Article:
Windermere Prep tennis player Carissa Ruiz continues to develop her game.
A sophomore on the Windermere Prep girls tennis team, Carissa Ruiz is an integral part for Lakers head coach Mandy Rosenfield. A student at the school since first grade, Ruiz is now in her third season with the varsity team, and is looking forward to making this season one to remember.
When did you first get into tennis?
I was about 3 years old and my parents were the ones who put me into it. I used to live in Europe, so I started there and then we moved to Wisconsin and I still continued it there, and then we moved to Florida and I still play throughout the year.
What has been your favorite thing about playing at Windermere Prep?
I think the environment is really nice — we have a great team, and we have known everybody for a long time. All of our teammates are really close, and even though it is an individual sport, we still have a great team of boys and girls.
Since you first started playing tennis, what would you say has been the biggest change that you’ve seen in yourself?
I’ve definitely improved a lot. More people have come to this school and there are so many great players, so you start off with a small group of people and as more people come — the better they are — and you get to hit with them and play a lot more, then you just improve. I feel like I have improved by playing with so many great people.
What would you say are the best words of advice you’ve been given about tennis?
Tennis is a very mental sport. Obviously you need to be fit, but you have to be the best that you can be — no matter what — and not get into your head as much. Your worst enemy is yourself — especially with tennis; since it’s such an individual sport, you’re blaming your mistakes on yourself and they keep bringing you down, but you just have to play your best game.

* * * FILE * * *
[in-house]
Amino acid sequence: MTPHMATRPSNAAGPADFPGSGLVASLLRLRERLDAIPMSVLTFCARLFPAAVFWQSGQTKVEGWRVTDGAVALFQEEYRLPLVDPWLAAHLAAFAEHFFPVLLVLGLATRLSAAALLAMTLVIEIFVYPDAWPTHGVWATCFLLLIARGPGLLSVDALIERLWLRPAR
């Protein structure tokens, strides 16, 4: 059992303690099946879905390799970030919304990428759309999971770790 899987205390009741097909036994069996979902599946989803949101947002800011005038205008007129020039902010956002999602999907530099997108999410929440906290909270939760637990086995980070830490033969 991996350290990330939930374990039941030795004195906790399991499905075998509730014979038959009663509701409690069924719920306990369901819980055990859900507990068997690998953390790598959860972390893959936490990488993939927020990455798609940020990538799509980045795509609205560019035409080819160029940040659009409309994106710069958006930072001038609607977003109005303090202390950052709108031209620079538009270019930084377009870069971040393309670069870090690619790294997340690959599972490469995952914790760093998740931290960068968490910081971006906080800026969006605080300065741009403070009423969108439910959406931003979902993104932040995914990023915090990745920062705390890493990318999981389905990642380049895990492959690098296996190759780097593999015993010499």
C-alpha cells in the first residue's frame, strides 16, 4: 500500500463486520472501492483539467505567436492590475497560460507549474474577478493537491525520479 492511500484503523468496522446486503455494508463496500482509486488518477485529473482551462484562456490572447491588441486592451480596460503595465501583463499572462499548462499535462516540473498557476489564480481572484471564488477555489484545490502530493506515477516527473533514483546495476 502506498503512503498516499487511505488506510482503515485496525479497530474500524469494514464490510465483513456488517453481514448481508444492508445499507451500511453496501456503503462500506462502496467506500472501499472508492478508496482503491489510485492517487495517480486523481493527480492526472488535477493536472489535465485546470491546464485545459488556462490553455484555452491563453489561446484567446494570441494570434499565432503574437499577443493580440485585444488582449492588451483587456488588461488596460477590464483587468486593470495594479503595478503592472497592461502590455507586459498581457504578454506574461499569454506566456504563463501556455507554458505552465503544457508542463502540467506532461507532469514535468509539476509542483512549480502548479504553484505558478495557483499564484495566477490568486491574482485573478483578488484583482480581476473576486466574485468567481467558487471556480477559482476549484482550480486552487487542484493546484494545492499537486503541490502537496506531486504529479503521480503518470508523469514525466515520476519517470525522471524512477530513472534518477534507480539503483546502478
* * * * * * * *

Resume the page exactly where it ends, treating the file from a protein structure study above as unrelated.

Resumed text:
When you do hit those hard streaks during a match, how do you mentally overcome that?
You just have to move past the past points and look forward, try to strategize and just try to look for your opponent’s weaknesses and open the court.
What is the most challenging part about playing tennis? The most fun aspect?
The most challenging part is definitely the mental side of it, because I’m very hard on myself, so it can be difficult sometimes to get yourself out of a negative mindset. The best part about tennis it is just fun — playing and serving, and hitting hard.
Is there a highlight moment during your time at Windermere Prep?
Definitely in eighth grade — when I first got on varsity — I was on line five and for that entire season I was undefeated, (so) that was a really good year for me. And our entire team did really well that year and we all went to states and it was really cool, because we won districts and regionals.